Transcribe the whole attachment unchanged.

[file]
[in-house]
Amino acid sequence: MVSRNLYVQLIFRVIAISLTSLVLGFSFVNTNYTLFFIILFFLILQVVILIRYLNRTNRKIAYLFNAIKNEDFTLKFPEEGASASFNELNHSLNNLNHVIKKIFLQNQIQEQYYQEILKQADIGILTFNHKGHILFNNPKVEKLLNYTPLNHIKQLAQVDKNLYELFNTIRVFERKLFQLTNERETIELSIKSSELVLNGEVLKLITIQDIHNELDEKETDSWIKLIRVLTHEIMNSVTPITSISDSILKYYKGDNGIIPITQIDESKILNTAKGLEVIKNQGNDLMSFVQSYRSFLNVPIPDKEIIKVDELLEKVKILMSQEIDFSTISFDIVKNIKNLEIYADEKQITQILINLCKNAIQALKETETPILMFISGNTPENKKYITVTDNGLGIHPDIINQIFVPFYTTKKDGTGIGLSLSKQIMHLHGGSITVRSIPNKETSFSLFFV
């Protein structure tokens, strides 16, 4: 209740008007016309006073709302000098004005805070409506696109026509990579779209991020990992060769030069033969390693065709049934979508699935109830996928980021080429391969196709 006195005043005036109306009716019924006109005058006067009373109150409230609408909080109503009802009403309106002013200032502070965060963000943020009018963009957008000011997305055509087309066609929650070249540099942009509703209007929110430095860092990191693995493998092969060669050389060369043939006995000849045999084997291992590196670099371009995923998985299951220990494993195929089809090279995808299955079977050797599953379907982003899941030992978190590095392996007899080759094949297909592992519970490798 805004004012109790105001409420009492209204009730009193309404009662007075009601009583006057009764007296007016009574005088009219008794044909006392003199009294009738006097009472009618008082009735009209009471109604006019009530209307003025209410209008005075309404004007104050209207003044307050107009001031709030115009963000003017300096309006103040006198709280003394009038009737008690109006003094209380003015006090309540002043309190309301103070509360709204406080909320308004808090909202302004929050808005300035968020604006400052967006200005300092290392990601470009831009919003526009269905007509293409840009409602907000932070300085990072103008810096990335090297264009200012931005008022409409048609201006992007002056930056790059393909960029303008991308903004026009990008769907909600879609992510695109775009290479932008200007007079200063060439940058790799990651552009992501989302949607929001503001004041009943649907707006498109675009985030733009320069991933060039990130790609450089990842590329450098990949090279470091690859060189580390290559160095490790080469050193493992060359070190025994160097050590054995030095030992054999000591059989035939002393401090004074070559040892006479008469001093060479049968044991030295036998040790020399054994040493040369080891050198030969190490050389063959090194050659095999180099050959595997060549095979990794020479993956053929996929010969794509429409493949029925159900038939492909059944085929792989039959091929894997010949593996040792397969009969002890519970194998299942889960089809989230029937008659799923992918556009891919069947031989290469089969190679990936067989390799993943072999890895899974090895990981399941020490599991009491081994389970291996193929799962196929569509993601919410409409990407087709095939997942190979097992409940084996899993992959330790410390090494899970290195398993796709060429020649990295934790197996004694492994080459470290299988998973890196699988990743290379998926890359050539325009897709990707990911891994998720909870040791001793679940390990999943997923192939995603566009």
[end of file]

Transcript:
[in-house]
Amino acid sequence: MVSRNLYVQLIFRVIAISLTSLVLGFSFVNTNYTLFFIILFFLILQVVILIRYLNRTNRKIAYLFNAIKNEDFTLKFPEEGASASFNELNHSLNNLNHVIKKIFLQNQIQEQYYQEILKQADIGILTFNHKGHILFNNPKVEKLLNYTPLNHIKQLAQVDKNLYELFNTIRVFERKLFQLTNERETIELSIKSSELVLNGEVLKLITIQDIHNELDEKETDSWIKLIRVLTHEIMNSVTPITSISDSILKYYKGDNGIIPITQIDESKILNTAKGLEVIKNQGNDLMSFVQSYRSFLNVPIPDKEIIKVDELLEKVKILMSQEIDFSTISFDIVKNIKNLEIYADEKQITQILINLCKNAIQALKETETPILMFISGNTPENKKYITVTDNGLGIHPDIINQIFVPFYTTKKDGTGIGLSLSKQIMHLHGGSITVRSIPNKETSFSLFFV
């Protein structure tokens, strides 16, 4: 209740008007016309006073709302000098004005805070409506696109026509990579779209991020990992060769030069033969390693065709049934979508699935109830996928980021080429391969196709 006195005043005036109306009716019924006109005058006067009373109150409230609408909080109503009802009403309106002013200032502070965060963000943020009018963009957008000011997305055509087309066609929650070249540099942009509703209007929110430095860092990191693995493998092969060669050389060369043939006995000849045999084997291992590196670099371009995923998985299951220990494993195929089809090279995808299955079977050797599953379907982003899941030992978190590095392996007899080759094949297909592992519970490798 805004004012109790105001409420009492209204009730009193309404009662007075009601009583006057009764007296007016009574005088009219008794044909006392003199009294009738006097009472009618008082009735009209009471109604006019009530209307003025209410209008005075309404004007104050209207003044307050107009001031709030115009963000003017300096309006103040006198709280003394009038009737008690109006003094209380003015006090309540002043309190309301103070509360709204406080909320308004808090909202302004929050808005300035968020604006400052967006200005300092290392990601470009831009919003526009269905007509293409840009409602907000932070300085990072103008810096990335090297264009200012931005008022409409048609201006992007002056930056790059393909960029303008991308903004026009990008769907909600879609992510695109775009290479932008200007007079200063060439940058790799990651552009992501989302949607929001503001004041009943649907707006498109675009985030733009320069991933060039990130790609450089990842590329450098990949090279470091690859060189580390290559160095490790080469050193493992060359070190025994160097050590054995030095030992054999000591059989035939002393401090004074070559040892006479008469001093060479049968044991030295036998040790020399054994040493040369080891050198030969190490050389063959090194050659095999180099050959595997060549095979990794020479993956053929996929010969794509429409493949029925159900038939492909059944085929792989039959091929894997010949593996040792397969009969002890519970194998299942889960089809989230029937008659799923992918556009891919069947031989290469089969190679990936067989390799993943072999890895899974090895990981399941020490599991009491081994389970291996193929799962196929569509993601919410409409990407087709095939997942190979097992409940084996899993992959330790410390090494899970290195398993796709060429020649990295934790197996004694492994080459470290299988998973890196699988990743290379998926890359050539325009897709990707990911891994998720909870040791001793679940390990999943997923192939995603566009």